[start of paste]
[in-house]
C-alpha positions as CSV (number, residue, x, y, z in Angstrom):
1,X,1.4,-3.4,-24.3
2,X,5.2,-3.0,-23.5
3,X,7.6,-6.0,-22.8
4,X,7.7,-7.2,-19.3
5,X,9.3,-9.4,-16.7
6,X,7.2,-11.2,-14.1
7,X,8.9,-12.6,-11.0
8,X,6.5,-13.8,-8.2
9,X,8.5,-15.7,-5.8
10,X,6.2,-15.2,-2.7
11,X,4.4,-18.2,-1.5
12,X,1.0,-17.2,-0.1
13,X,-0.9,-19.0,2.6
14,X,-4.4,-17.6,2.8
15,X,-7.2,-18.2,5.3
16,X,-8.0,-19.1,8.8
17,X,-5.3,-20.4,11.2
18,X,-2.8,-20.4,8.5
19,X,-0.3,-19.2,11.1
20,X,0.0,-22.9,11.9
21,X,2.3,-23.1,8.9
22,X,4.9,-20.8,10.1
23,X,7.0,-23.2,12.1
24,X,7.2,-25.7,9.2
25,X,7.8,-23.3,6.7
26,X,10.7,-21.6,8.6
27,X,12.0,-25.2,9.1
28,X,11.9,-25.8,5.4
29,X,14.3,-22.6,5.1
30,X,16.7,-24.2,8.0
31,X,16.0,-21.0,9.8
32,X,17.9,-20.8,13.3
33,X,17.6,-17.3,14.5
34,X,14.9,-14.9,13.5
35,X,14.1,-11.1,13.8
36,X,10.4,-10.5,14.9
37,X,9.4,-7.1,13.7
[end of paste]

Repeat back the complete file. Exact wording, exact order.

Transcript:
[in-house]
C-alpha positions as CSV (number, residue, x, y, z in Angstrom):
1,X,1.4,-3.4,-24.3
2,X,5.2,-3.0,-23.5
3,X,7.6,-6.0,-22.8
4,X,7.7,-7.2,-19.3
5,X,9.3,-9.4,-16.7
6,X,7.2,-11.2,-14.1
7,X,8.9,-12.6,-11.0
8,X,6.5,-13.8,-8.2
9,X,8.5,-15.7,-5.8
10,X,6.2,-15.2,-2.7
11,X,4.4,-18.2,-1.5
12,X,1.0,-17.2,-0.1
13,X,-0.9,-19.0,2.6
14,X,-4.4,-17.6,2.8
15,X,-7.2,-18.2,5.3
16,X,-8.0,-19.1,8.8
17,X,-5.3,-20.4,11.2
18,X,-2.8,-20.4,8.5
19,X,-0.3,-19.2,11.1
20,X,0.0,-22.9,11.9
21,X,2.3,-23.1,8.9
22,X,4.9,-20.8,10.1
23,X,7.0,-23.2,12.1
24,X,7.2,-25.7,9.2
25,X,7.8,-23.3,6.7
26,X,10.7,-21.6,8.6
27,X,12.0,-25.2,9.1
28,X,11.9,-25.8,5.4
29,X,14.3,-22.6,5.1
30,X,16.7,-24.2,8.0
31,X,16.0,-21.0,9.8
32,X,17.9,-20.8,13.3
33,X,17.6,-17.3,14.5
34,X,14.9,-14.9,13.5
35,X,14.1,-11.1,13.8
36,X,10.4,-10.5,14.9
37,X,9.4,-7.1,13.7